Those masters of barbarity tell us:
I’ll give you a millionaire’s bank account,
in exchange for your blue sky,
I’ll build you a nice supermarket
in exchange for your mountains.
One million dollars
for your children’s smiles
as they run in the rain.
We Mokayas laugh at their ignorance,
even the smallest children
know that money turns to manure
when you pass over to Tzuan.
We Mokayas ask you,
the masters of decay.
Is a millionaire’s bank account
enough to bring back
the laughter of our dead?
How much money is enough
to cleanse sadness from the soul?
Notes on this poem
One of the delights of translating Mikeas Sánchez’s poetry is her wry humour. In ‘What Is It Worth?’ she notes that even small children know money has no value in the afterlife, Tzuan. As she explains in a footnote to the Spanish version of her bilingual (Zoque-Spanish) poem, Tzuan is ‘one of the levels of the inner world, according to Zoque cosmology.’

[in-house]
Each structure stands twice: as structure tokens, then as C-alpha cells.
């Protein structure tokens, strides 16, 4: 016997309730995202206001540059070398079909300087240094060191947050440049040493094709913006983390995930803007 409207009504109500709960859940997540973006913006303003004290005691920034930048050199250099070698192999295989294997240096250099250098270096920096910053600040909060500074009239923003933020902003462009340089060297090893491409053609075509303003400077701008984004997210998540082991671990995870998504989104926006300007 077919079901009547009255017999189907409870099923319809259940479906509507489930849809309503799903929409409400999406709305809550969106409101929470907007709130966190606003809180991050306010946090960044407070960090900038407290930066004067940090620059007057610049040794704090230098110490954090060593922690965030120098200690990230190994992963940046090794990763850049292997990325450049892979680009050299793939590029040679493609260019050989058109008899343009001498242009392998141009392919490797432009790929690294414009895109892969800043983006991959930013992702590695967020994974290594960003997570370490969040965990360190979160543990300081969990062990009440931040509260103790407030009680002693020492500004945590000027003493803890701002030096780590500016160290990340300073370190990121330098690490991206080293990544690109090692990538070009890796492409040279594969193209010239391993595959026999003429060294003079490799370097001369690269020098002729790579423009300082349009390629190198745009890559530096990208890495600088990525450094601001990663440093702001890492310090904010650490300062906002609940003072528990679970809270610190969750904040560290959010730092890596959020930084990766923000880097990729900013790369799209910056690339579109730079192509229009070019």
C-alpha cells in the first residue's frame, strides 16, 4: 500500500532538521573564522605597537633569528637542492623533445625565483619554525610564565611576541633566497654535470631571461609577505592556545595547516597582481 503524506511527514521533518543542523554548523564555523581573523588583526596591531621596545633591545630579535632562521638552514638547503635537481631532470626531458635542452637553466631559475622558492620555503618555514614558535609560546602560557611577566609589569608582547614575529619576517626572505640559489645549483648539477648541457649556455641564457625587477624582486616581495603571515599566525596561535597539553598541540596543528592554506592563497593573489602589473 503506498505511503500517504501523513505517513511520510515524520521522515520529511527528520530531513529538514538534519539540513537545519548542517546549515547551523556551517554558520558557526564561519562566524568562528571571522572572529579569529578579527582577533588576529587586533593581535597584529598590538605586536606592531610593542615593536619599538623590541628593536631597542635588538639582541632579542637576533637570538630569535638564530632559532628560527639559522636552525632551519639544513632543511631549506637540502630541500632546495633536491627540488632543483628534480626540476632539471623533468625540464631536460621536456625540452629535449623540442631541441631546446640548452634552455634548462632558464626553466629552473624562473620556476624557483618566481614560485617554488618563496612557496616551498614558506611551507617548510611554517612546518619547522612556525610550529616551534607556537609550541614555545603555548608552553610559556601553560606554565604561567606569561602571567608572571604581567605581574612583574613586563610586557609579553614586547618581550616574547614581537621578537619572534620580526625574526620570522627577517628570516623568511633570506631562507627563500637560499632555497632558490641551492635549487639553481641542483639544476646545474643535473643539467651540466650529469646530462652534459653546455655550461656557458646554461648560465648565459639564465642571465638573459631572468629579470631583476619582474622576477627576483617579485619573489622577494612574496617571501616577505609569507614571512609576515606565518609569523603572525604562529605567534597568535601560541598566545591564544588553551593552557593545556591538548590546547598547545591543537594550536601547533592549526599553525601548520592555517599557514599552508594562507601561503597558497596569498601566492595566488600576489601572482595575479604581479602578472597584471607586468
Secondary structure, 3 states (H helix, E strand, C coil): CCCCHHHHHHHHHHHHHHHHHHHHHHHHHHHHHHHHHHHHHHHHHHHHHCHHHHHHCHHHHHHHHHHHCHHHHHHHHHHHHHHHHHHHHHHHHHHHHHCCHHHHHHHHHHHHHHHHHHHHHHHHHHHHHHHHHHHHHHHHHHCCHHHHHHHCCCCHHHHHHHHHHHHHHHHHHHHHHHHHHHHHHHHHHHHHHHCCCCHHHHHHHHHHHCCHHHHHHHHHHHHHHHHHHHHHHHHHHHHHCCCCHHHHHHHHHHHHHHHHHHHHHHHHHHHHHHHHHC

Sánchez plays an integral role in the organization Indigenous Zoque Faith-Based Movement in Defense of Life and Earth (ZODEVITE, for its Spanish initials), which challenges multiple extractive industries threatening traditional Zoque lands in southern Mexico: mining, oil fracking, hydroelectric dams, natural-gas drilling, and geothermal power. ZODEVITE was awarded the 2017 Pax Christi International Prize for its non-violent resistance to mining and fracking.
Through both activism and poetry, Sánchez connects these megaprojects to Zoque survival, to global climate change, and to the survival of human life on earth. Her poetry is activism, her activism is poetry, and both come from her community, she insists, not from her as an individual. In a 2018 interview with ‘Women’s Voices of Mexico,’ she said, ‘Who is Mikeas Sánchez? She is a Zoque woman who has decided to return to Chapultenango, to promote land defense, and to raise awareness in these communities about the importance of defending land, water, life, and the planet where we live. We must defend it all.’ Sánchez is the first woman to have published a book of literature in her language, which is spoken by approximately 70,000 people.
– Wendy Call